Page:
“I knew the protest was going to occur, but I didn’t know what exactly it was going to look like,” Logsdon said. “I joined in because I agreed and identified with their actions and with their demands when they began speaking.”

Clark also foresaw a high likelihood of protest attendance.

“We understand that tuition matters are an important issue for both students and OSU faculty and staff,” Clark said. “We anticipated that the Board would hear considerable testimony on tuition, which it did. We also anticipated that opinions regarding tuition may be expressed in other forms, as well, such as expressions of protest.”

The protest was inevitable, according to Logsdon.

“I think the protest emphasized the frustrations that many students have held on campus for a long time, that the Board has not fully recognized or were fully aware of,” Logsdon said. “Honestly, I think this protest was a long time coming. Do I think it helped? I don’t know; I certainly hope so.”

Protesters, including the audience members that joined, continued chanting, listing demands for accountable action from the OSU Board of Trustees.

At 1:40 p.m., the Board trickled back in to reconvene the meeting. The protesters stood back up chanting, “We’ve had enough, we will disrupt.” Reser called the meeting to order, proposing 15 minutes of listening time as an alternate way to communicate with the protesters. The proposition was rejected by the protesters and they continued to chant. The meeting was officially adjourned at 1:43 p.m.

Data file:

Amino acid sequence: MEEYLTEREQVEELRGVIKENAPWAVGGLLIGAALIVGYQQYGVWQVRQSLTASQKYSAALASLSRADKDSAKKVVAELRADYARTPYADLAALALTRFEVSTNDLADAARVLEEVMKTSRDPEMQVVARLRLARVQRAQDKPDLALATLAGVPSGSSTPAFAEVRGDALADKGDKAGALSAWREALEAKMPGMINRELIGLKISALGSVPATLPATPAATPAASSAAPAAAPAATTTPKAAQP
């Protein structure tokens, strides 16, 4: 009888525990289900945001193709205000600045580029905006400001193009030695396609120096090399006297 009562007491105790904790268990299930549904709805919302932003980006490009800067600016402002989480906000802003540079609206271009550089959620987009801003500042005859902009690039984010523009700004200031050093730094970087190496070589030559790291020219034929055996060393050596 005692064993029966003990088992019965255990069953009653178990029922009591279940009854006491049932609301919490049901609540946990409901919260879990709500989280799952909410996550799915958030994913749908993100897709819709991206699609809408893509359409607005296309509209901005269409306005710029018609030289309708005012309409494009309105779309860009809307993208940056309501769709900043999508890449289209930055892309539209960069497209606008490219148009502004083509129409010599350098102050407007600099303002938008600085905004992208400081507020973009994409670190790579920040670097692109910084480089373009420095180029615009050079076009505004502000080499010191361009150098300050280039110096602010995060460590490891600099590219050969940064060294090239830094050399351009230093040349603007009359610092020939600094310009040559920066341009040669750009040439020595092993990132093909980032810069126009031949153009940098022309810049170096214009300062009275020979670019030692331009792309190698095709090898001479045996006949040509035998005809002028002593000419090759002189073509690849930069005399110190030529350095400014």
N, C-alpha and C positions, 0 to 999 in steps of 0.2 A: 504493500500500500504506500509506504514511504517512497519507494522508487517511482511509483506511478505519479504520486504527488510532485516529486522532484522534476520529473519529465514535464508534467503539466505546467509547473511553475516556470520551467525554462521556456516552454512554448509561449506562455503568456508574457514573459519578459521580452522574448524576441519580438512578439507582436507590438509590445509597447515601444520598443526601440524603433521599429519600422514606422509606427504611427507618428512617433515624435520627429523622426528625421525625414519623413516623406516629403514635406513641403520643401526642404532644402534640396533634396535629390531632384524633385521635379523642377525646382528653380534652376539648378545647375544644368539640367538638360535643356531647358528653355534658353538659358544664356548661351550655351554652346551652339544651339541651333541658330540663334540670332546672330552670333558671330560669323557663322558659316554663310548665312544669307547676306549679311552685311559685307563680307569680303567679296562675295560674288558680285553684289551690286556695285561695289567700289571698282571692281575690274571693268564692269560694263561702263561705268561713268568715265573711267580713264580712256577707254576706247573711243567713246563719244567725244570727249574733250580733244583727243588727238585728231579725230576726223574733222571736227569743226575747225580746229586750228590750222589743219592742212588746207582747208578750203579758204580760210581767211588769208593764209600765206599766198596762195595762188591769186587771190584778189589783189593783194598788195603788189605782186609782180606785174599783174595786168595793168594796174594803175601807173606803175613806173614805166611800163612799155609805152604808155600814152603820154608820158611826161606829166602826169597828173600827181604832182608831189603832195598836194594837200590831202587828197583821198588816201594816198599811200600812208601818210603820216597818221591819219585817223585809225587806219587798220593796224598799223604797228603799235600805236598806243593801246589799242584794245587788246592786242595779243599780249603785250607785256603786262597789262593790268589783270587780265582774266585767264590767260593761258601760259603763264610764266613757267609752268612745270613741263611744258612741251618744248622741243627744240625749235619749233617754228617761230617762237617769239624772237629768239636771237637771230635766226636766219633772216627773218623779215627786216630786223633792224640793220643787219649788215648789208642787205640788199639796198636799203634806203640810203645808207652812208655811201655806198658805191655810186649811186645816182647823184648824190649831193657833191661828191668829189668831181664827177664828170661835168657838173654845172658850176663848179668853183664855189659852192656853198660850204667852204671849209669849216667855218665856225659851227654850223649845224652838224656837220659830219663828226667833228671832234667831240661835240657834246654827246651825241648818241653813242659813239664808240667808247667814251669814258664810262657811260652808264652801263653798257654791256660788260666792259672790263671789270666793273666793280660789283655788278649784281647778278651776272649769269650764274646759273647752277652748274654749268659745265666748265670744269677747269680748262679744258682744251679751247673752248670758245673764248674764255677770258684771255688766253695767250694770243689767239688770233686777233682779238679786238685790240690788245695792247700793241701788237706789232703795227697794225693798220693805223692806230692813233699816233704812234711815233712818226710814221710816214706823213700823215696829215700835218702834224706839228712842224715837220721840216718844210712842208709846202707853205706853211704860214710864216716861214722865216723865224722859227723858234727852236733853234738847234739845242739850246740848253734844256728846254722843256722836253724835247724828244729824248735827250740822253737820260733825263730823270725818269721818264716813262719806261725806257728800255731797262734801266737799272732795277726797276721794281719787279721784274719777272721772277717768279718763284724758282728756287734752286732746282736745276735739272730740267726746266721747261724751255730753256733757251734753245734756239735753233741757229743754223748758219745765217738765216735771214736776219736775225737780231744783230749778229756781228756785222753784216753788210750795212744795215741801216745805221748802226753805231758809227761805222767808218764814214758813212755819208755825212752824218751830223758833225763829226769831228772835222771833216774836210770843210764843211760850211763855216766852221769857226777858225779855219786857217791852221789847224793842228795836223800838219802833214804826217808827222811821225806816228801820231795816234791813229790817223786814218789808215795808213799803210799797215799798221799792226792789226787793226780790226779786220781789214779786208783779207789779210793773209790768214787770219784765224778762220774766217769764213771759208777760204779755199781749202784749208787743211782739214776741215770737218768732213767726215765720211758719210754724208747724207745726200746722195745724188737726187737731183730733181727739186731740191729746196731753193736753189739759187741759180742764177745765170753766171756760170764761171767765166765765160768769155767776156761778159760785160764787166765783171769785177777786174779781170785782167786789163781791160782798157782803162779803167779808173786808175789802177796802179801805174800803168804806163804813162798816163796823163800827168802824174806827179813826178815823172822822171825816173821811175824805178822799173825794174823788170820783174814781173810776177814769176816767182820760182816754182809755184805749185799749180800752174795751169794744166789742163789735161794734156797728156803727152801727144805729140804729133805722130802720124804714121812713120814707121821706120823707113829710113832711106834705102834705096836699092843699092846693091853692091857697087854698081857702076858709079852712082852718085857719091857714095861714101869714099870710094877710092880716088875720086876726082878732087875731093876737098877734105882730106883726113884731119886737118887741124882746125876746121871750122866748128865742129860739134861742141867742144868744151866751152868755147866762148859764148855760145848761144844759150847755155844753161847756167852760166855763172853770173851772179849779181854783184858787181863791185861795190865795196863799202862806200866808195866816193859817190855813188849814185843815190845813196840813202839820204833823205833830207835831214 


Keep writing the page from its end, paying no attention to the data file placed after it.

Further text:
Following this, the room emptied. The protesters linked arms as they left the MU. The group of protesters began chanting, “Shame,” and followed Ray and other Board members down Jefferson Avenue toward Kerr Administration Building. The protesters stopped outside of Kerr, awaiting further activity, and dispersed after a while.

“As a student, I have to commend their activism because I think it was incredibly powerful and effective,” Rachel Grisham, current 2016-17 ASOSU president said. “From an activist standpoint they were very organized, they knew what they were doing and I don’t think they fully accomplished what they wanted, but I think they got more traction than they have in the past.”